Basic BPMN Assumptions:
- All information is stored
- Organization has a mechanism of tasks assignation and transfer
- Every task is accompanied by appropriate instruction
- Every task has standard duration and there is a way to control it
4. Every task has standard duration and there is a way to control it
Question: how do we show at the diagram that task should be accomplished in 2 hours?
Answer: normally we don’t need to model it. Just let’s agree once and forever that:
- standard duration can be set up for any task at the schema level (there is appropriate task attribute) and
- organization has some means to monitor actual vs. standard duration
If the process is implemented in BPMS then we may count on BAM (Business Activity Monitoring) - dynamic reports first displaying a bird’s-eye view of the process system then a detailed view by drilling-down up to a single process instance. Besides the system will likely provide automatic notifications about task assignation, expiration and withdrawal that will be sent by email to the performer or his/her boss (or rather both of them).
If the process is executed without BPMS then control would consume manager’s intellectual resources - meetings, phone calls, verbal communications… By the way getting rid of this headache is another, oftenly underestimated BPMS effects.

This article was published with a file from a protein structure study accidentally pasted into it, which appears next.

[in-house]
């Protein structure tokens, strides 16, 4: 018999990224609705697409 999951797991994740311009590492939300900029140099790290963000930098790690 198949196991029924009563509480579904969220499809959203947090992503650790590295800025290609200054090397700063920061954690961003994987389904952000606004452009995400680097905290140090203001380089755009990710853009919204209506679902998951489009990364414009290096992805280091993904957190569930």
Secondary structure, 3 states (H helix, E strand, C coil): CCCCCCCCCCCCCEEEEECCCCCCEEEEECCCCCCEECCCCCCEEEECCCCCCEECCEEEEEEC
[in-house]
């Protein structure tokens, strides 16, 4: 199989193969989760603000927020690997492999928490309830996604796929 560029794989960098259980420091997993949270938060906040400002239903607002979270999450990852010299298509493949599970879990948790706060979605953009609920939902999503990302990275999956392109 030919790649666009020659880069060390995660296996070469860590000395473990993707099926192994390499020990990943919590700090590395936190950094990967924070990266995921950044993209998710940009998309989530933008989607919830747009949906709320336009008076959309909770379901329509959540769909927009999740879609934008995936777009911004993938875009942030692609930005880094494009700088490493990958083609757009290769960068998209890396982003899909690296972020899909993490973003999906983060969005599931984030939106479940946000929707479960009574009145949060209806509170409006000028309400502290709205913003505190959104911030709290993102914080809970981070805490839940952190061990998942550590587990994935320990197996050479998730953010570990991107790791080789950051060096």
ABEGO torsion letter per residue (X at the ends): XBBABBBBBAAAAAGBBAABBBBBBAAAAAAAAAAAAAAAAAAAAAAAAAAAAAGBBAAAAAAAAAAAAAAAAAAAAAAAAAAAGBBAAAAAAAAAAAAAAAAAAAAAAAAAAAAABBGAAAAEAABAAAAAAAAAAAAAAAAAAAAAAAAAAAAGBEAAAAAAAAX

Anyway, this kind of control belongs rather to task management than to process management. After all, tasks may come not only from process but also from projects, ERP, cases or just ad-hoc. The options are many, but it’s always about standard vs. actual durations control.
It’s quite easy to model such control in BPMN:
To be consistent we should hook up every real task with a timer and a control task. Would it please you? Not me, for sure. Therefore I prefer to associate this kind of control with task management, not processes management.
What if a task is overdue? Let’s just assume there is some kind of a control system so a manager becomes aware of it and takes appropriate actions. To achieve this, we just specify the standard duration in the task attributes but don’t draw anything at the diagram.
By the way the overdue isn’t a crime. If we set up a standard duration equal to the mean value of the duration statistical distribution then it’d happen in about 50% cases (assuming that the distribution is close to the normal). It won’t mean the performer’s fault - just the tight standard duration. It’s better than setting a relaxed duration.
So use BPMN timers only when some non-trivial action (other than routine duration control) is needed.
Example 1: Creating a proposal. If the buyer set up a hard deadline and we have missed it then it doesn’t make sense to continue:
Example 2: Expectation of delivery. If goods have not arrived in due time, contact the transport company: